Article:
Knowing nothing of a band and just waiting to experience their work is a rare development now that everyone can stick their nose in on Twitter and reveal all. Ist Ist has knocked around for nearly a decade now, but their bass-heavy opening to latest album Protagonists is a damning surprise. They have for now avoided certain social circles that think Sweet Caroline club remixes are funny, and that is probably for the best. But once they are in the peripherals, once they are in the wing mirror, they are, as that one scene in Toy Story 2 warned, closer than they appear. Ist Ist is closer to capturing the core of their sound than first expected, and the hardened qualities found in Protagonists is a treat.
Baritone power from Adam Houghton gives Ist Ist that crucial uniqueness. They channel that best of all on Something Has To Give. Plainspoken, to the point and effective. It is a genuine pause for thought. Something just clicks in the brain. Plain and obvious tellings of what Houghton means, and as much as flowery language and lush metaphors are, there is sometimes no greater honesty than damned and sudden pangs of simplicity. Ist Ist is far from a simple band though, their heavier tones, particularly from the work provided by Andy Keating on bass, are thoroughly intense. Pangs of reflective guilt on Nothing More Nothing Less give some perspective on finality, and the falsehoods people tell themselves. Ist Ist are in touch with their listener and their highs and lows come solely through which pieces work for the experiences told throughout.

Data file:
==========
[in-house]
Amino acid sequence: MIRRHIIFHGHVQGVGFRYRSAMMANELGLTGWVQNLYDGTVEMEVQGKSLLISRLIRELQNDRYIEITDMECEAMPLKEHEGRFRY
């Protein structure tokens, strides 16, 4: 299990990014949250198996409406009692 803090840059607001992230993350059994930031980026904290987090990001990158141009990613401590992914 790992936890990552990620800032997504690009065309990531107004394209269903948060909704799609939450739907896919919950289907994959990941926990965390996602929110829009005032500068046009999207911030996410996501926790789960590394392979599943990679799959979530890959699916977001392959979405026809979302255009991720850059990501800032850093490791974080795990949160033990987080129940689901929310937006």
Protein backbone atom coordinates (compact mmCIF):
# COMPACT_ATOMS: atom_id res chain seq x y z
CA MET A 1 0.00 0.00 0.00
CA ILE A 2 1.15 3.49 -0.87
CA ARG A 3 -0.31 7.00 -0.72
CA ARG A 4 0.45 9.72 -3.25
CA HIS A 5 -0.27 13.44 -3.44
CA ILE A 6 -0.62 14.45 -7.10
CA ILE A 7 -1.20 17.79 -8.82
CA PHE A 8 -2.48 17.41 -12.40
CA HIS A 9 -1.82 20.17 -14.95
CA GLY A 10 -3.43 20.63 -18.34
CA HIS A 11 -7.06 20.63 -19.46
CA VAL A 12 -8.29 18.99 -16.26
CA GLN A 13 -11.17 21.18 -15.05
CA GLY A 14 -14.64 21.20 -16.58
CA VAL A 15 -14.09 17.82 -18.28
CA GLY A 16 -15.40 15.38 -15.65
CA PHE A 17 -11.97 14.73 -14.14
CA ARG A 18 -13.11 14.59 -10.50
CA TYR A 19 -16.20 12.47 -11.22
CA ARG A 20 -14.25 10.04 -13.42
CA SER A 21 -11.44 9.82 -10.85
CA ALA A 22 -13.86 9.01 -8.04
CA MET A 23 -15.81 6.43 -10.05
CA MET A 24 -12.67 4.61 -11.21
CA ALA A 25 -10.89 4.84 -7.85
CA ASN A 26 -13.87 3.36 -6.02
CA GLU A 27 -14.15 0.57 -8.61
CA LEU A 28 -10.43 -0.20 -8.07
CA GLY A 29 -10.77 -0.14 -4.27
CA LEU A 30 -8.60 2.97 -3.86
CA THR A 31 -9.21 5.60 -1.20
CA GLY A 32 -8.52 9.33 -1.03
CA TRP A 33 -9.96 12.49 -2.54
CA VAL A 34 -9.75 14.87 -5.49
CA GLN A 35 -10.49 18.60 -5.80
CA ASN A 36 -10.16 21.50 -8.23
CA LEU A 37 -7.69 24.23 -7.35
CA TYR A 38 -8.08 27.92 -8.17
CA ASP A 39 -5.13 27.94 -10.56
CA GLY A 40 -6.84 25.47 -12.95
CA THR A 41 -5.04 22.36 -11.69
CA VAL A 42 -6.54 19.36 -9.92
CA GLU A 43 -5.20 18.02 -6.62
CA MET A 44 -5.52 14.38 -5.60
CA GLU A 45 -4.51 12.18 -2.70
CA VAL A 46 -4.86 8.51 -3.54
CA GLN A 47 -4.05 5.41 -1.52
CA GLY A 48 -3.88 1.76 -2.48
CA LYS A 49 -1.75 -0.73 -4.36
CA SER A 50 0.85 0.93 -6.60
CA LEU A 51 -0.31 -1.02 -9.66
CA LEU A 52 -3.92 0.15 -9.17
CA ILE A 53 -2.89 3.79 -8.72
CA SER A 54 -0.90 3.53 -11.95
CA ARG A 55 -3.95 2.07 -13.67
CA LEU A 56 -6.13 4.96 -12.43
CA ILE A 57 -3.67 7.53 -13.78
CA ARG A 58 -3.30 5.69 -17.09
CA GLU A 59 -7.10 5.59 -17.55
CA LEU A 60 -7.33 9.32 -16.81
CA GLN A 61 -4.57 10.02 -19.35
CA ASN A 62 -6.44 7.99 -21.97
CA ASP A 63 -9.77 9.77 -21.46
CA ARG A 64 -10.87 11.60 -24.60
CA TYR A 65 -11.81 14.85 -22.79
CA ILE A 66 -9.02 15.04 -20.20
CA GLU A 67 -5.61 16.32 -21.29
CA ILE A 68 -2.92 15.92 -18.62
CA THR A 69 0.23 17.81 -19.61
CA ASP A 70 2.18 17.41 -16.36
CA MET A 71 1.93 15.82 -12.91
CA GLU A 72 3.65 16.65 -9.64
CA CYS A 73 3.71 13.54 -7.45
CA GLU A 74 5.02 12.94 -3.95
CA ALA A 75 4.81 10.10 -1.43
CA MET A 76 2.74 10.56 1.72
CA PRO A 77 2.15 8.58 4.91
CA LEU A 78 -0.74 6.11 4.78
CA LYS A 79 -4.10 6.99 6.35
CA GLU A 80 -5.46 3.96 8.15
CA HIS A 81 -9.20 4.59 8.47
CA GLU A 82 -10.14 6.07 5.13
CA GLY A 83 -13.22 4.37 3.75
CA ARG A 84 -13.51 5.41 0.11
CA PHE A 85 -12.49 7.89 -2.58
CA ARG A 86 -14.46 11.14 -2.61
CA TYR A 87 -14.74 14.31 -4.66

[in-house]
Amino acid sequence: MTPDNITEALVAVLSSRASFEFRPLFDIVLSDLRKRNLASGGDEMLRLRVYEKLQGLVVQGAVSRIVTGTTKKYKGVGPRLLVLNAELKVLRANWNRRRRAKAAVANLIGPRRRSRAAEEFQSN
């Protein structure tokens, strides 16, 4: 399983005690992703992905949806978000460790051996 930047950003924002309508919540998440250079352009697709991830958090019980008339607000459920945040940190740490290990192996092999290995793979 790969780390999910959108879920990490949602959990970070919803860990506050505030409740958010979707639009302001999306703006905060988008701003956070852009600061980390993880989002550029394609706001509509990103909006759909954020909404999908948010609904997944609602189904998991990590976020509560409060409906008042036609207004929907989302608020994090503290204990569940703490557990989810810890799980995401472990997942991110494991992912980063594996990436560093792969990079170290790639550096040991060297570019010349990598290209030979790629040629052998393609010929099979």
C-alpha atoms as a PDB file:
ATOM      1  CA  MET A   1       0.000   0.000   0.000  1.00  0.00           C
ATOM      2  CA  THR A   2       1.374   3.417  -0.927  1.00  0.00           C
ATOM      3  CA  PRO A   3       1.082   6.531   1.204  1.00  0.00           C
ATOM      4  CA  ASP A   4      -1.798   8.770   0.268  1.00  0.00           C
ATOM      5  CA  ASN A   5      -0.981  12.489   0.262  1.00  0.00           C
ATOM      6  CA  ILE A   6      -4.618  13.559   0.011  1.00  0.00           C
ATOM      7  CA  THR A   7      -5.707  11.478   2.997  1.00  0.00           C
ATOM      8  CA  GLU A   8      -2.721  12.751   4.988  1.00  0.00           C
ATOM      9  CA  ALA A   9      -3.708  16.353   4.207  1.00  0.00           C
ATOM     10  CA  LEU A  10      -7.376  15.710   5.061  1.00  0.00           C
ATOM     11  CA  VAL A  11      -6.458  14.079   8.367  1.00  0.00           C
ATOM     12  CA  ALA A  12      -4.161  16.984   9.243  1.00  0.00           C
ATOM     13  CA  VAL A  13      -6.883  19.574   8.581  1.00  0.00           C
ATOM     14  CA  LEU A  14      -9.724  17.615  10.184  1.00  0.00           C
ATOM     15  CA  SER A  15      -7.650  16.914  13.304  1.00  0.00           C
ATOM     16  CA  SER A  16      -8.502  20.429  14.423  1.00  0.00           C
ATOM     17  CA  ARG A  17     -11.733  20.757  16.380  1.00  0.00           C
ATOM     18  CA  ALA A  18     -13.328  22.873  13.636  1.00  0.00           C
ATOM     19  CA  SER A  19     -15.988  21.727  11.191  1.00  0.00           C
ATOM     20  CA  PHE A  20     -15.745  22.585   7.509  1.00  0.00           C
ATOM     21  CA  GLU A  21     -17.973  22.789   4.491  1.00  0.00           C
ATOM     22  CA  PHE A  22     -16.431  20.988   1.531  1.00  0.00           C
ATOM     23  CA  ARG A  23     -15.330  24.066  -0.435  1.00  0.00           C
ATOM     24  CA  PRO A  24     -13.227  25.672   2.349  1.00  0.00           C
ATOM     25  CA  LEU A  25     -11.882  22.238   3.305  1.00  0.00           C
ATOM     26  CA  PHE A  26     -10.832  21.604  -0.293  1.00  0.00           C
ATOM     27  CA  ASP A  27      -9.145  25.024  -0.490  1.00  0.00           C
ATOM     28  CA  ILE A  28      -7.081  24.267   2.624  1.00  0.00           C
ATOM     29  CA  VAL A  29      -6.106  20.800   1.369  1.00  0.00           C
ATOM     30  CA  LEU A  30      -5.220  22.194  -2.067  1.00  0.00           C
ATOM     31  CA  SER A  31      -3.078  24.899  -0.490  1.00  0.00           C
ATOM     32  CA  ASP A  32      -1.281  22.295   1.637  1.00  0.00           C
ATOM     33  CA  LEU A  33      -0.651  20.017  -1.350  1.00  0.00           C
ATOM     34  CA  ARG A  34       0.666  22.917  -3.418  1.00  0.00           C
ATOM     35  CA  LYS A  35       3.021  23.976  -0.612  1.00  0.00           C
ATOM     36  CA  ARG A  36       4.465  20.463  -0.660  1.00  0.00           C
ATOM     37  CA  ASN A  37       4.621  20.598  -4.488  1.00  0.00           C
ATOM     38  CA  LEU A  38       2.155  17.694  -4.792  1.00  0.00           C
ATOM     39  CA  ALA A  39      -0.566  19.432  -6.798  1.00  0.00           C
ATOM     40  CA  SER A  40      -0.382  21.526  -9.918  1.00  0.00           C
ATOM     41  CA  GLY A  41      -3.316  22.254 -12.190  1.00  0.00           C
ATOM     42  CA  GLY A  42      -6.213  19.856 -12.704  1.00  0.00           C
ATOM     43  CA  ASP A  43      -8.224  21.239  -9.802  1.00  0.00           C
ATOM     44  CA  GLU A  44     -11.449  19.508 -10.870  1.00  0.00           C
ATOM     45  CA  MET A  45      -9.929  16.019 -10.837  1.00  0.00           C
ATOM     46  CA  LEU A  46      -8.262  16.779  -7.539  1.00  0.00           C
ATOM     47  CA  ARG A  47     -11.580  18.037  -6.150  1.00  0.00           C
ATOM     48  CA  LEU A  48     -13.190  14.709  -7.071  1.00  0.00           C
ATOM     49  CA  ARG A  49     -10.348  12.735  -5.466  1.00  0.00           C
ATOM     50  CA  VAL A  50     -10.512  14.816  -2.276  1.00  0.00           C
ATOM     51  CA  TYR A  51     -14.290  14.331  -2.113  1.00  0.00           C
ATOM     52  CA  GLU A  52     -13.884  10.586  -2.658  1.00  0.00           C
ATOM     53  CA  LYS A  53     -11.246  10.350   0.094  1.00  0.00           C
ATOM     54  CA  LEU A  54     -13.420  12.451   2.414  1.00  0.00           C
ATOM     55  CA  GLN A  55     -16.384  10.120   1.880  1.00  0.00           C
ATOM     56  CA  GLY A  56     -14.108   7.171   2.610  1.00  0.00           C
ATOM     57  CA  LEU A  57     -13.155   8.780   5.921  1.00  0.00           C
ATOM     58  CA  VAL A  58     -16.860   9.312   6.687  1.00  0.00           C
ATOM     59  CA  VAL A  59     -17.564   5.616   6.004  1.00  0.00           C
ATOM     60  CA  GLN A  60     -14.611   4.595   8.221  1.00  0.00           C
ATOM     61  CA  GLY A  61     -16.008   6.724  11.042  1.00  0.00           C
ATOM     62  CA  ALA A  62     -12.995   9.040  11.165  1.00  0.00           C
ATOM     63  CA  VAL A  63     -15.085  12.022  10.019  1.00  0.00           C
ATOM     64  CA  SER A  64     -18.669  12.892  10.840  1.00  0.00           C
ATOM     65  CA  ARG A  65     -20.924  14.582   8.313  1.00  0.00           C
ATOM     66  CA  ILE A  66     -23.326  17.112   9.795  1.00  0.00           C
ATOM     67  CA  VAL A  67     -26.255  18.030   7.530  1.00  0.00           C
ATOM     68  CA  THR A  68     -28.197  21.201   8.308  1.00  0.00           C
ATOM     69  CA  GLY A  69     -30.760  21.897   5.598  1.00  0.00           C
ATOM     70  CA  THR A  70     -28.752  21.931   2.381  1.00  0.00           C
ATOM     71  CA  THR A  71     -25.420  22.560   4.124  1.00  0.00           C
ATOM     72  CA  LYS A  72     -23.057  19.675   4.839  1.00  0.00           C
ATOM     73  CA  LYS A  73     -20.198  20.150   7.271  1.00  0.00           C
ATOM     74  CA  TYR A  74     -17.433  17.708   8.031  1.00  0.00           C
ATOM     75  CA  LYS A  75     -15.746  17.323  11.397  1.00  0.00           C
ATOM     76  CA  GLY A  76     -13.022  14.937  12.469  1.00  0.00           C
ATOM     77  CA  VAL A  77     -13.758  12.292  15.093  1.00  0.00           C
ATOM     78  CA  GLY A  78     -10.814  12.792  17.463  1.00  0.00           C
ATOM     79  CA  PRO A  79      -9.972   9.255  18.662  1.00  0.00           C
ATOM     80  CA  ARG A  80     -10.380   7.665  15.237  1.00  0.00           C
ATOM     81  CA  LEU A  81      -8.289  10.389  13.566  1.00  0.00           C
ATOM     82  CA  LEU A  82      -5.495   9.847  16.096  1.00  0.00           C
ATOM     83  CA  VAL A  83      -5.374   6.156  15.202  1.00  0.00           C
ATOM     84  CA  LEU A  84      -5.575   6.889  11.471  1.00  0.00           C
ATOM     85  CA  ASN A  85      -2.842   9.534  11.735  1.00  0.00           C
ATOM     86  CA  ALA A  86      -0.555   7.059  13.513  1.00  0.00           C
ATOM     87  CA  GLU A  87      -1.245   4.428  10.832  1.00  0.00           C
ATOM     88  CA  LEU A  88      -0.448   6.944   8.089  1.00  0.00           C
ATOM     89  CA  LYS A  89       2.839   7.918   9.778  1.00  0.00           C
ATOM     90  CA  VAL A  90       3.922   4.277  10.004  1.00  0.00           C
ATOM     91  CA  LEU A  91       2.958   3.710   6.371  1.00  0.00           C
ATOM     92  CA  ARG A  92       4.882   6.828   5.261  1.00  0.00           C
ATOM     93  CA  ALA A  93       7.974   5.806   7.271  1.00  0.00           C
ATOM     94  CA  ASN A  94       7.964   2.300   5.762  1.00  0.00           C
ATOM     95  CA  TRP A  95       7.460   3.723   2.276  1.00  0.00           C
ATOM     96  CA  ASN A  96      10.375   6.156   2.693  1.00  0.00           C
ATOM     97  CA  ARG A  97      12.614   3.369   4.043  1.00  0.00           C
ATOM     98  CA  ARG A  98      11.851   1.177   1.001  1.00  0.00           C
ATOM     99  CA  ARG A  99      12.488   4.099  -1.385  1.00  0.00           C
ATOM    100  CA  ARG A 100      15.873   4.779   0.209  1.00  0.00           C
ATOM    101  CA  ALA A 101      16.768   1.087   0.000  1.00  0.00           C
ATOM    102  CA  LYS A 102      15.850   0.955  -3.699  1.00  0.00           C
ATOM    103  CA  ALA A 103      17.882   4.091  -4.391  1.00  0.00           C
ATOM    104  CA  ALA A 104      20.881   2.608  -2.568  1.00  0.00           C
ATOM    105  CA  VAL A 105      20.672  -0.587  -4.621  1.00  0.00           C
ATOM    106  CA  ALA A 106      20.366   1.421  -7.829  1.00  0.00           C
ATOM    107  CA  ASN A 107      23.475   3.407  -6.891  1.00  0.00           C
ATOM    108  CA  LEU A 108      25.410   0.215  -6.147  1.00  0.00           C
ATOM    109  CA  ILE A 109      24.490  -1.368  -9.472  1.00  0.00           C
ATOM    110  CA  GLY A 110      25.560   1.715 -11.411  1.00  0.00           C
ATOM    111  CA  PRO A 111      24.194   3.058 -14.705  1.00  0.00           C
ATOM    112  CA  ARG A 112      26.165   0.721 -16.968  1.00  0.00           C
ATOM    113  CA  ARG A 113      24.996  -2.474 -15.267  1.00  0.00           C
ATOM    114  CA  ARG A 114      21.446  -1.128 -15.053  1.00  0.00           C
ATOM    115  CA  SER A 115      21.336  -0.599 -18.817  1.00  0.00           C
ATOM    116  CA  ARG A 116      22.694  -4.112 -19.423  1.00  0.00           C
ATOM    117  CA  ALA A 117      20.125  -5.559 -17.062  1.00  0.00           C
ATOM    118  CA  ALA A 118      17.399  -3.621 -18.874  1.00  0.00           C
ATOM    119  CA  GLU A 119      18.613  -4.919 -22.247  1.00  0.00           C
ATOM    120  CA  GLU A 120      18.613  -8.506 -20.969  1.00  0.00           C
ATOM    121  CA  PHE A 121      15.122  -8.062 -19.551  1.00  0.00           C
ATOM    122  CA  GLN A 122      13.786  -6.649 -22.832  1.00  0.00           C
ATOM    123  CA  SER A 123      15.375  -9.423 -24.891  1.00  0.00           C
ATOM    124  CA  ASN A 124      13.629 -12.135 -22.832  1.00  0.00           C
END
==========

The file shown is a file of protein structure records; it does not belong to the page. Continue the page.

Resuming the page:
Revitalising their post-punk methods on All Downhill is a good showcase of what Ist Ist hope to continue. Their imagery-clad Mary in the Black and White Room highlights a never-ending power struggle of loved and loveless, the consistency and imitable feel of Mat Peters’ guitar work is an important piece for this track. Charming and intense chord progression on Emily peters out through the slower tones of Artefacts, a sombre and sobering experience after the thrashy punk articulations found before that. Breaking the ice with Fool’s Paradise, continuing that booming baritone possession, Ist Ist cement themselves as more than a three-album trick and consider how their sound evolves from release to release, from track to track. Slick post-punk fundamentals are stored on those early tracks and singles, but by the final few pieces, the Houghton-led tracks border on incredible.
Always keen to play with expectation, the sudden end to Fool’s Paradise as it sounds like it could go on forever, the piano-clad opening of The Protagonist shifting into a moving, shimmering piece, Ist Ist go beyond what is expected of them. An absolute gem for those that find them, for those that engage their style and appreciate the blend of clear and obvious indicators of meaning and belief with those harsher, rudimentary metaphors that take over the stirring and personal narratives drawn up here. Protagonists is what it says right there on the cover. It is a band at its most intimate and steady, they are the protagonists after all. Taking that gamble pays off for Ist Ist, who cement themselves as interesting, ready with fresh perspectives and articulate, engaging sounds.